While recent media hype has highlighted the benefits of mindfulness — the psychological practice of bringing one's attention and external experiences to the present moment, often through meditation — new research shows that mindfulness may not work for everyone. Indeed, according to a study out of Brown University, mindfulness can be effective in helping women's moods, but may not be as effective for improving men's.
Mindfulness is thought to draw its origins from many religious practices; the idea is that calm self-reflection can be used as a tool for communicating with higher powers. According to Psychology Today, being mindful and contemplative in order to speak to God is known as various things in different religions: "Recollection" in Christianity, "zikr" in Islam, "kavanah" in Judaism, and "samadhi" in Buddhism and Hinduism.
While mindfulness training has shown to have several positive effects on aiding anxiety and depression and helping with pain relief, there's been little evidence into how or why these effects can differ across genders. This new study has shown, however, that women may have more to gain from practicing the art of being present, leading the authors to advocate for more note to be taken into considering gender as a potential factor in assessing mindfulness effectiveness. This call comes after an investigation into college-based meditation training sought to examine whether it had a negative affect on men and women.
The study looked at 41 male students and 36 female students over a 12-week academic class on mindfulness traditions, which included three hour-long meditation classes a week, reports Science Daily. Researchers measured changes in affect, mindfulness, and self-compassion through questionnaires filled out at the beginning and the end of each class. Over the 12 weeks, each student had engaged on average in more than 41 hours of meditation, regardless of gender.
Harold Roth, professor of religious studies and study co-author, taught the meditation labs, which were comprised of around 30 minutes per session of contemplative practice from Buddhist or Daoist traditions. Along with his team, he found that women showed a 11.6 percent decline on the survey's score, indicating a significant positive psychological outcome; men, however, showed a 3.7 percent increase in their scores, which wasn't a significant change. As a group, the 77 students didn't leave the class demonstrating a significant difference in negative outcome, but the difference in gender percentages is worthy of note.
Of course, just this one study isn't enough for us to make broad, sweeping observations about mindfulness and gender; the study results would need to be replicated before we can even start saying anything conclusive. However, the research could spark an interesting discussion into why men and women have different responses to meditation and self-reflective techniques. Is it our genetic make-up? According to Science Daily, Willoughby Britton, assistant professor of psychiatry and human behavior and of behavioral and social sciences at Brown, doesn't think so, but notes that the results may influence a new way of thinking about mindfulness.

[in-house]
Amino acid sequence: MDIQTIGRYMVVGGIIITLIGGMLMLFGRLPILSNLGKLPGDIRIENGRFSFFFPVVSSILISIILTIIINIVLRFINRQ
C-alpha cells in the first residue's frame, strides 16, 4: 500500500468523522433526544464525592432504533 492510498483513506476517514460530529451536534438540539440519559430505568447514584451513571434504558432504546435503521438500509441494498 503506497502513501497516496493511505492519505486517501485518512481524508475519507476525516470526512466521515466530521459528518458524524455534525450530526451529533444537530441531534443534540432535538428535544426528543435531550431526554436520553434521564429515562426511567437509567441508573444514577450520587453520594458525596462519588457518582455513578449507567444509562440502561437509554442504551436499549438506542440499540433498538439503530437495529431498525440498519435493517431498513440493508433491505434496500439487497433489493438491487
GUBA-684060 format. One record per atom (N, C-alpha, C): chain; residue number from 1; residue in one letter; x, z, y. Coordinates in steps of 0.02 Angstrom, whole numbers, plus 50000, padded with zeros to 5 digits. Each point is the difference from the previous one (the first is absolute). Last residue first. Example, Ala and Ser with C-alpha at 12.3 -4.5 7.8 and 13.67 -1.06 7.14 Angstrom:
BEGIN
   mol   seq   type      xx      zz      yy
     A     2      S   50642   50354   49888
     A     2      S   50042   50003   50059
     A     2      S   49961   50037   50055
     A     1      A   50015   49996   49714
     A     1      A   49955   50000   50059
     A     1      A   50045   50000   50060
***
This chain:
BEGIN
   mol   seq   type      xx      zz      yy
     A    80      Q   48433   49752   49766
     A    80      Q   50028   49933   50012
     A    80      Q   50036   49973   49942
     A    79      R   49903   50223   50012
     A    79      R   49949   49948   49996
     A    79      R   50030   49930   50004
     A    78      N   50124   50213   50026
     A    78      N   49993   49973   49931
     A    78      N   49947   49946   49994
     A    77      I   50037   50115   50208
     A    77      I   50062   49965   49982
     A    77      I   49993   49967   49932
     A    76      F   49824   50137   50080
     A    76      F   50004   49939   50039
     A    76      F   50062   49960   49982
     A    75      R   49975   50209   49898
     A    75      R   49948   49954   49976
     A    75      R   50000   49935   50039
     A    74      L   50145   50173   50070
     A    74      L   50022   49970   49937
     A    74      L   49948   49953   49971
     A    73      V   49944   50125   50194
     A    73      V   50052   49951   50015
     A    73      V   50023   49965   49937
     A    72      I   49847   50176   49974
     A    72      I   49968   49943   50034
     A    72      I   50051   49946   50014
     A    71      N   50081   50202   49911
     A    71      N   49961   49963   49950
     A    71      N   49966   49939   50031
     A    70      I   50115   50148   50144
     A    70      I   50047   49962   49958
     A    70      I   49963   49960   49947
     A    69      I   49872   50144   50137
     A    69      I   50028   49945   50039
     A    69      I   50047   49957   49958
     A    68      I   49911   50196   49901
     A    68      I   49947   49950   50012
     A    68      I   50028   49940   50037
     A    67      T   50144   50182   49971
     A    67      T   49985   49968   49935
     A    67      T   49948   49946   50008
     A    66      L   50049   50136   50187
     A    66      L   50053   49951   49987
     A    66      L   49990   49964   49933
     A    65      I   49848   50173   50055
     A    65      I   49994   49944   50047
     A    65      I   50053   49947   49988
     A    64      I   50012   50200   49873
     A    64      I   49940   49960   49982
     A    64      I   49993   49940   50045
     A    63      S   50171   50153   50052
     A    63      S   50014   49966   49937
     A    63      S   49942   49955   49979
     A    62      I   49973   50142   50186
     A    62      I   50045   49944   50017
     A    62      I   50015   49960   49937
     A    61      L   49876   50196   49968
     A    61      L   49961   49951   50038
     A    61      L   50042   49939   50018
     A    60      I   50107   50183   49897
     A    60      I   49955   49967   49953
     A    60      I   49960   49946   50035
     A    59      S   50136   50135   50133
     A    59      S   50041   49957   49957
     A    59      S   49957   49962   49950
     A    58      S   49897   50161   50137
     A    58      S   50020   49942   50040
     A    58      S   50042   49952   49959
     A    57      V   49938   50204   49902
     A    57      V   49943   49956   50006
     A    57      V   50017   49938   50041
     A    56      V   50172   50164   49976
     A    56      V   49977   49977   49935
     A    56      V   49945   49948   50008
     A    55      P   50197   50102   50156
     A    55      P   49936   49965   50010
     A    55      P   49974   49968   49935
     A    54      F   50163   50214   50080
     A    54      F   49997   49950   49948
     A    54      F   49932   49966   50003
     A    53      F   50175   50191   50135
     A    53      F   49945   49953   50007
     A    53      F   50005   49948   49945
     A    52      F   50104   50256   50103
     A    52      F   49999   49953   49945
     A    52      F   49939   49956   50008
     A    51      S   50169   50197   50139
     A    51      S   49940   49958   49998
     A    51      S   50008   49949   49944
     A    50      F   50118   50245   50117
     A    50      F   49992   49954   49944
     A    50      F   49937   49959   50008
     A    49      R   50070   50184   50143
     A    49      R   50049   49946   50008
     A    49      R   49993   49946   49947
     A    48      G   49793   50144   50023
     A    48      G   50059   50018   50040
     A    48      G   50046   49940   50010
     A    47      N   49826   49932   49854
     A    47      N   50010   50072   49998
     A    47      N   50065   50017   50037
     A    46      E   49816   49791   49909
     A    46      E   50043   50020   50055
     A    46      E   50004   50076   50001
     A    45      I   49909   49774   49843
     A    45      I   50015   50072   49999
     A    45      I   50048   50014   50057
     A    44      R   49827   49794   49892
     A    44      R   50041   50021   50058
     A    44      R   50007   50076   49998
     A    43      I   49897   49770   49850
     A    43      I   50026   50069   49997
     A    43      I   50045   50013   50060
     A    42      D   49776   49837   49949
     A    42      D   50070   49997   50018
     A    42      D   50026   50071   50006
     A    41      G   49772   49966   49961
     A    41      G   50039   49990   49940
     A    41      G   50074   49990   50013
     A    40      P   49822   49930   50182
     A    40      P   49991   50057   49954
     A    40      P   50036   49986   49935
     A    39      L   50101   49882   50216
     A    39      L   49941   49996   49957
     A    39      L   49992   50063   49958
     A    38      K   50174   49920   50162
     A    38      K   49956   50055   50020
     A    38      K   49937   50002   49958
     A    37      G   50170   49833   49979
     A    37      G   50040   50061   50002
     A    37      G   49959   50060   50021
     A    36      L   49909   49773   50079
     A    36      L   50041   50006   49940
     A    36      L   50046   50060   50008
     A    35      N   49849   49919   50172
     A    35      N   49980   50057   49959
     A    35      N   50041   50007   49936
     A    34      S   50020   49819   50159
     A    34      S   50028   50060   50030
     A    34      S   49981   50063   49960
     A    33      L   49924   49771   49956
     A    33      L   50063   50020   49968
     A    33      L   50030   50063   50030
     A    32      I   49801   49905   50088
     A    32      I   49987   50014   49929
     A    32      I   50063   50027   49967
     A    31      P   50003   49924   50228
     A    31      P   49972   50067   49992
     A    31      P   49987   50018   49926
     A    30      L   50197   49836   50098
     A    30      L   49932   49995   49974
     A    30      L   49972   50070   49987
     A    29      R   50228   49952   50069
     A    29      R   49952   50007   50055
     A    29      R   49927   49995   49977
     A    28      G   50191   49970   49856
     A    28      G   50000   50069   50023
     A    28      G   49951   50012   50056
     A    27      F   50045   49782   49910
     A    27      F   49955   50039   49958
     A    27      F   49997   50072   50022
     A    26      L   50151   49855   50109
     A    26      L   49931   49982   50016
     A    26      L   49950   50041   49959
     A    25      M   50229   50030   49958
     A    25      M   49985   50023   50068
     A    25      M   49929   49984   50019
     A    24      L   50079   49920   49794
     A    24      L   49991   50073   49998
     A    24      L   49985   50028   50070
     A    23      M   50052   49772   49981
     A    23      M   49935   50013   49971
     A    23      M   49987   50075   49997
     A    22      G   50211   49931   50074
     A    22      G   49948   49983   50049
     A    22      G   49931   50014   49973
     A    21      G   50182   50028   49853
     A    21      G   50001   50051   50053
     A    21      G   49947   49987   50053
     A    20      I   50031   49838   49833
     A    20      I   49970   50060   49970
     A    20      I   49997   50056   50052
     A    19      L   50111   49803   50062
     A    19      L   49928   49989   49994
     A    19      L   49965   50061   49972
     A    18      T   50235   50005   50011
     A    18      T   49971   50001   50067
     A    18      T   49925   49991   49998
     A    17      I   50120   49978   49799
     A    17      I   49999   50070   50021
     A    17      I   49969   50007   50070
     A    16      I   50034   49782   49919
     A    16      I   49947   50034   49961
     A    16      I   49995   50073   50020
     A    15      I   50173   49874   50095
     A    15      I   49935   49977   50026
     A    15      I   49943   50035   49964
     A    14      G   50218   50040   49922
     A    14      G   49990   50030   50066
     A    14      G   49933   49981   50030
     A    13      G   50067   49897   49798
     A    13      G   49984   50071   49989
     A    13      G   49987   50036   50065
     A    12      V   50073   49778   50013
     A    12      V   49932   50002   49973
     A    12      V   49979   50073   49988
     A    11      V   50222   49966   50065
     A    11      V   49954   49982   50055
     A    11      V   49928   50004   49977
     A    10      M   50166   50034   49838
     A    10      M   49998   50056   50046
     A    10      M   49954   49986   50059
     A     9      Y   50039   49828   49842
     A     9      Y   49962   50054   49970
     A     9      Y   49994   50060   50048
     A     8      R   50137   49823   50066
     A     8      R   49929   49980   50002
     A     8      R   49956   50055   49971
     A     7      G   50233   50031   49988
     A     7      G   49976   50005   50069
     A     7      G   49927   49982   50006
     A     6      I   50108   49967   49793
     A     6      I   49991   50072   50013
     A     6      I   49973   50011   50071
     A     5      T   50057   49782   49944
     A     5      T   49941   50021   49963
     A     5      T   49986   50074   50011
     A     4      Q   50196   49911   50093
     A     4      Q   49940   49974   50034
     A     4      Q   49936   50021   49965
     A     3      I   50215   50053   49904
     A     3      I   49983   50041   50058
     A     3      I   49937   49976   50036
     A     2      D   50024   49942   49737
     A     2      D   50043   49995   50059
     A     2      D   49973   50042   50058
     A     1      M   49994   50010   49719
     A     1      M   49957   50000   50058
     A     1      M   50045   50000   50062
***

"Mindfulness is a little bit like a drug cocktail — there are a lot of ingredients and we're not sure which ingredients are doing what," Britton said according to Science Daily. "The mechanisms are highly speculative at this point, but stereotypically, women ruminate and men distract ... so for people that tend to be willing to confront or expose themselves or turn toward the difficult, mindfulness is made for [improving] that. For people who have been largely turning their attention away from the difficult, to suddenly bring all their attention to their difficulties can be somewhat counterproductive."
So, how effective mindfulness is may have something to do with differences in how we face our problems: If you prefer to address them head on, mindfulness might work; however, if you prefer to "distract" yourself, it might not. The idea that the difference depends on problem solving strategies certainly makes more sense than assuming it's all down to biology; indeed, research that came out in 2015 dismantled the long-thought idea that men and women have variations in their brains that explains why men and women apparently excel at different tasks. It turns out we're actually very similar (surprise!).
As Britton explains, the response to mindfulness is more sociological than biological" "While facing one's difficulties and feeling one's emotions may seem to be universally beneficial, it does not take into account that there may be different cultural expectations for men and women around emotionality." So, basically women may be responding better to mindfulness because of the way we're socialized, while men are often penalized or portrayed as "weak" or "feminine" for displaying the same behavior. Yet another reason to break down those entrenched gender stereotypes, right?